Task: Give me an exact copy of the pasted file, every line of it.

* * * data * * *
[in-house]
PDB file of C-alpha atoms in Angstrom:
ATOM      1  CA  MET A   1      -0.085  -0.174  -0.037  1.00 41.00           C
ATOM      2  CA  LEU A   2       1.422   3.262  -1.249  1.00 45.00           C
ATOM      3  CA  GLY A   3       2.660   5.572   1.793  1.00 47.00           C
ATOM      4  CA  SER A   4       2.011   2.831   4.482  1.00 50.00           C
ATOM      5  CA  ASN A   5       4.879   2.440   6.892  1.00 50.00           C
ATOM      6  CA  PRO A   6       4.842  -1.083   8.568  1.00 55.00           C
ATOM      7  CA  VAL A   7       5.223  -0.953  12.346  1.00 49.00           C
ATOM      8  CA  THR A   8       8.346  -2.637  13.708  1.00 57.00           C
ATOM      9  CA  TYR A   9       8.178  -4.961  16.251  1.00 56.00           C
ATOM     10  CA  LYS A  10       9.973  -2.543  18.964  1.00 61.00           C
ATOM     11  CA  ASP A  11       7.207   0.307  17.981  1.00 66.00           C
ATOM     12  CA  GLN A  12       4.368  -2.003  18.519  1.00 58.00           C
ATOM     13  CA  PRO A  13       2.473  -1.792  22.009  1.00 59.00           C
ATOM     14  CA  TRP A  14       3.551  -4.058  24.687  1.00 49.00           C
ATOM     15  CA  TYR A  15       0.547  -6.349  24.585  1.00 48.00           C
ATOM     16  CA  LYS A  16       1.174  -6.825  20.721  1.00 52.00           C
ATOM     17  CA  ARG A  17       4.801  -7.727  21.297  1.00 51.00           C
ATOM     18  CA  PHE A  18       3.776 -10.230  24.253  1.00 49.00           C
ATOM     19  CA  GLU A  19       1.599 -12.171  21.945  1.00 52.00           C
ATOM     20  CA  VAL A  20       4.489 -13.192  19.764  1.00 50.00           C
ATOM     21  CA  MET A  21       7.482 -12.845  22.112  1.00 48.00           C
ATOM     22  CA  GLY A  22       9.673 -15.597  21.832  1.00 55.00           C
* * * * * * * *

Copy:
[in-house]
PDB file of C-alpha atoms in Angstrom:
ATOM      1  CA  MET A   1      -0.085  -0.174  -0.037  1.00 41.00           C
ATOM      2  CA  LEU A   2       1.422   3.262  -1.249  1.00 45.00           C
ATOM      3  CA  GLY A   3       2.660   5.572   1.793  1.00 47.00           C
ATOM      4  CA  SER A   4       2.011   2.831   4.482  1.00 50.00           C
ATOM      5  CA  ASN A   5       4.879   2.440   6.892  1.00 50.00           C
ATOM      6  CA  PRO A   6       4.842  -1.083   8.568  1.00 55.00           C
ATOM      7  CA  VAL A   7       5.223  -0.953  12.346  1.00 49.00           C
ATOM      8  CA  THR A   8       8.346  -2.637  13.708  1.00 57.00           C
ATOM      9  CA  TYR A   9       8.178  -4.961  16.251  1.00 56.00           C
ATOM     10  CA  LYS A  10       9.973  -2.543  18.964  1.00 61.00           C
ATOM     11  CA  ASP A  11       7.207   0.307  17.981  1.00 66.00           C
ATOM     12  CA  GLN A  12       4.368  -2.003  18.519  1.00 58.00           C
ATOM     13  CA  PRO A  13       2.473  -1.792  22.009  1.00 59.00           C
ATOM     14  CA  TRP A  14       3.551  -4.058  24.687  1.00 49.00           C
ATOM     15  CA  TYR A  15       0.547  -6.349  24.585  1.00 48.00           C
ATOM     16  CA  LYS A  16       1.174  -6.825  20.721  1.00 52.00           C
ATOM     17  CA  ARG A  17       4.801  -7.727  21.297  1.00 51.00           C
ATOM     18  CA  PHE A  18       3.776 -10.230  24.253  1.00 49.00           C
ATOM     19  CA  GLU A  19       1.599 -12.171  21.945  1.00 52.00           C
ATOM     20  CA  VAL A  20       4.489 -13.192  19.764  1.00 50.00           C
ATOM     21  CA  MET A  21       7.482 -12.845  22.112  1.00 48.00           C
ATOM     22  CA  GLY A  22       9.673 -15.597  21.832  1.00 55.00           C